• hospital admission either at the time or within 7 days or
    • a change in breathlessness on a VAS

RESULTS

  • Big trial – 1000 folk, average age 35 or so. This is important as a trial this size is unlikely to be equaled.
  • about 75% admitted, no one died in the ED. 2 died overall (not sure why)
  • powered to detect a 10% difference in admission rates and there was only about an 6% difference favouring IV Mag. This didn’t reach stat significance of course.
  • Neb Mag didn’t seem to do much of anything
  • 7 of 1000 needed intubation emphasising how “severe” acute severe asthma is
  • Standard treatment with beta agonists and steroids was awesome as you can see in the placebo group.

MY THOUGHTS

  • to be honest this is hardly surprising. I’ve rarely, if ever, seen magnesium work like a magic drug. I’ve always given it cause it’s benign (which this trial reinforces) and there was some support for its use. That was enough for me. It’s hardly surprising that the trial was negative but I suspect the small improvement that is there is real but is just that – small. 
  • having never used nebulised Mag, I’m now not about to start.

UPDATE:

I had some correspondence from the author of this paper [free full text] regarding the ‘atrial calming’ effect of magnesium. I certainly gave lots of IV magnesium for patients in fast AF. Usually not for the ‘lone AF’ patients, but the sickies with pneumonias and deranged electrolytes. I’d never considered that the supposed rate control effect of magnesium might be useful in the asthmatic to help control the slightly ridiculous tachycardia you get if you’re doing it right.

As mentioned, the paper is free and well worth a read.

Standing Test for Long-QT syndrome

This was all brand new to me. I was reviewing a syncope patient left over from the night shift before. The hand over was: recent change in anti-hypertensives, now feeling weak and dizzy about 1 week. Syncopal episode at dinner table last night.

She’d been in the department overnight, got some fluids, bloods and an ECG. The ECG was said to be normal.

I went and chatted to the patient and yes indeed it did sound all very like postural hypotension. I went back and looked at the ECG and did my usual syncope ECG review looking for the following:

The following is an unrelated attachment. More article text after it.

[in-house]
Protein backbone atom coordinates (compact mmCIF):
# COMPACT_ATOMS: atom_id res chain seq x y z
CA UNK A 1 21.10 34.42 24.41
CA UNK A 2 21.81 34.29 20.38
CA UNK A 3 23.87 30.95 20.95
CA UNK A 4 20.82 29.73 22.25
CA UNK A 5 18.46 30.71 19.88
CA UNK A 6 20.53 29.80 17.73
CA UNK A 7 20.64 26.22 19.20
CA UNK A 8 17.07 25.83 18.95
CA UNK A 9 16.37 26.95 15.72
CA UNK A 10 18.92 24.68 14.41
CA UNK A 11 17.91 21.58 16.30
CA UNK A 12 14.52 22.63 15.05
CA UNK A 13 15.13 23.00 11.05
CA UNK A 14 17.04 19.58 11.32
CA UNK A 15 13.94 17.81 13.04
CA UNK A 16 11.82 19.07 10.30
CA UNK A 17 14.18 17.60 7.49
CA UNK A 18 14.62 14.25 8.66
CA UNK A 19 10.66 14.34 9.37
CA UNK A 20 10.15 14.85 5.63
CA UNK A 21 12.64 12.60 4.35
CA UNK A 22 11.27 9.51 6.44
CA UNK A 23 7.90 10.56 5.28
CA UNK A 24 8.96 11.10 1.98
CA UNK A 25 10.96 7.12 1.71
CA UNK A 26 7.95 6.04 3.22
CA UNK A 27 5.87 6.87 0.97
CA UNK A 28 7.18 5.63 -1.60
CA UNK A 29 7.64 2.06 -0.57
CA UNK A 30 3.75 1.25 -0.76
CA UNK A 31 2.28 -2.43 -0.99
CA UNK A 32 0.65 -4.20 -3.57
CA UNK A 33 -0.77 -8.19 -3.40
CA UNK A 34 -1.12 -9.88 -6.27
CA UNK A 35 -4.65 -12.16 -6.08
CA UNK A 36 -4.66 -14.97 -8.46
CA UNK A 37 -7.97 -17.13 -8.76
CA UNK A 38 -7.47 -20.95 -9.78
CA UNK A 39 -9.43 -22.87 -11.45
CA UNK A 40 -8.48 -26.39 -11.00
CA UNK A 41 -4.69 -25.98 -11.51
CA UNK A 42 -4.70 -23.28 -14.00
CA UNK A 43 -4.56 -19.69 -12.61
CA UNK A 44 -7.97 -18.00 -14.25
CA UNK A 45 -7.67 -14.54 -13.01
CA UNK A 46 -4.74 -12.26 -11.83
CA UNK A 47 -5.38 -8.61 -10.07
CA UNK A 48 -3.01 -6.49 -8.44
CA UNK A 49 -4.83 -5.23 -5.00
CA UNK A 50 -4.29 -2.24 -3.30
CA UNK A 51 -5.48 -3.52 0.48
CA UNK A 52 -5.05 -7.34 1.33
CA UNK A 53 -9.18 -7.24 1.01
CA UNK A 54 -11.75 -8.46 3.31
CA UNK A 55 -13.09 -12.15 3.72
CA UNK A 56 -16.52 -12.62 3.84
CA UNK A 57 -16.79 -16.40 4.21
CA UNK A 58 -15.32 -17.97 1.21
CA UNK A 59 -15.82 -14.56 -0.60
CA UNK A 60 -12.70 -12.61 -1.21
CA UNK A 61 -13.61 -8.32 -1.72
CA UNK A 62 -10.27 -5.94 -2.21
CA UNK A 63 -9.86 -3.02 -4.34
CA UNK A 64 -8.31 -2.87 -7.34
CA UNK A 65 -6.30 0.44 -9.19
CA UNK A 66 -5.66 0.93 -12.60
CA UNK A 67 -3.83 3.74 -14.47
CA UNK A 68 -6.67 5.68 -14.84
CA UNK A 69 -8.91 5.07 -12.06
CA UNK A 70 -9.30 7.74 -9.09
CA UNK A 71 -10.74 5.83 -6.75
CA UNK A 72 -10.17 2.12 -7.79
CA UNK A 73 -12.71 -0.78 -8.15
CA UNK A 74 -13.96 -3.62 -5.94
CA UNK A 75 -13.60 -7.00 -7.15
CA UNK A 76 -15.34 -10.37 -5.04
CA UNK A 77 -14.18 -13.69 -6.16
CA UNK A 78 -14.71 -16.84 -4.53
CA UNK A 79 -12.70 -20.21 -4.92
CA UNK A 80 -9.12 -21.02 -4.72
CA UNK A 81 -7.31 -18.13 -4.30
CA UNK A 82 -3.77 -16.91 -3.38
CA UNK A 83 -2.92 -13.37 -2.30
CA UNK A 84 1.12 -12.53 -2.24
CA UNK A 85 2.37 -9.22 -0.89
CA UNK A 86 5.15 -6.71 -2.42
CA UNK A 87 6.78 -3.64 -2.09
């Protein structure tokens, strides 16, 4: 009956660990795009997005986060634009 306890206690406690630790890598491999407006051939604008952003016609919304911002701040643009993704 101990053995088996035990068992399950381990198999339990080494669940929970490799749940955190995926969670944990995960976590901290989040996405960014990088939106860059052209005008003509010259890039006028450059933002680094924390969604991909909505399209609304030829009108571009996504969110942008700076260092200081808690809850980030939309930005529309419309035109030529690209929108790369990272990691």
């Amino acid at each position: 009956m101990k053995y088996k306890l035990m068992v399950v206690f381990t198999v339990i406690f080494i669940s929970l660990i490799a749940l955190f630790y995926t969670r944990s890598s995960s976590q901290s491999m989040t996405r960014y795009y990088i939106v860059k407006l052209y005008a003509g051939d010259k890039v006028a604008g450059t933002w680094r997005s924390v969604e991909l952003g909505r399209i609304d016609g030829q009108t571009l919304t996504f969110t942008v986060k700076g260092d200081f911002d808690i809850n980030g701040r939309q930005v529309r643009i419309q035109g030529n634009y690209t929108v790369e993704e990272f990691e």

• Brugada
  • HOCM
  • WPW
  • intervals – QT and PR

And there it was – a nice big QTc of 550ms staring at me.

I still suspect that postural hypotension was the main cause of her symptoms but it would be a tad on the risky side to call it that in the context of a long QT. K+ and Mg++ were on the low side (3.5 and 0.6) so she got a bit of both and admitted for ECG monitoring.

The interesting bit came in the discussio with admitting doctor who was (for once) interested, enthusiastic and asked about the standing test for Long QT. This was all news to me but effcetively people with a long QT syndrome (LQTS) have an abnormal response in QTc with standing.

In healthy people on standing the heart rate goes up with corresponing shortening of the QT interval. Due to the fact that heart rate goes up more than the QT comes down, the QTc actually goes up slightly,

In LQTS the QTc often goes up substantially.

This paper addresses this concept and while it’s in now waty perfect (ie it examined it in people known to have LQTS which undermines its use as a diagnostic test in undiagnosed QT problems) it suggests that in healthy people an increase in QTc on standing of about 10-15ms is allowed but in LTQS is likely to be in the range of 90-100 ms.

Viskin, Sami, Pieter G Postema, Zahurul A Bhuiyan, Raphael Rosso, Jonathan M Kalman, Jitendra K Vohra, Milton E Guevara-Valdivia, et al. “The Response of the QT Interval to the Brief Tachycardia Provoked by Standing: a Bedside Test for Diagnosing Long QT Syndrome..” Journal of the American College of Cardiology 55, no. 18: 1955–1961. doi:10.1016/j.jacc.2009.12.015. PMID 20116193

 

METHODS

  • the normal response to standing after lying is an increase in HR. This would normally be accompanied by a shortedned QT. In LQTS this apparently isn’t the case
  • The intervention was standing and recording QT changes.
  • they did this on high risk LQTS (lots of features but no diagnosis as yet) and those who actually had it genetically documented. The controls were healthy relatives of those pts or volunteers (the vast majority)
  • took them off Beta blockers for a day then lay them flat 10 mins and stood them up for 5 mins with telemetry.
  • blinded investigator performed the measurement had a set part of the trace. Bazzett’s  formula was the main one used.
  • excluded the obviously normal and obviously prolonged

 

RESULTS

  • 68 LQTS; 82 controls
  • the baseline QTs were 380 v 450 – not diagnositcially different but borderline
  • the QT went down in all the normals but less than the RR interval therefore the QTc goes up slightly.
  • the QT of those with LQTS didn’t change at all. In some it went up. Or put another way the QTc of the control group went up 13ms while the LQTS patients the QTc went up 89ms

Not something I’m going to be doing every day, but it’s a fairly nice, bedside test that we can apply in the ED.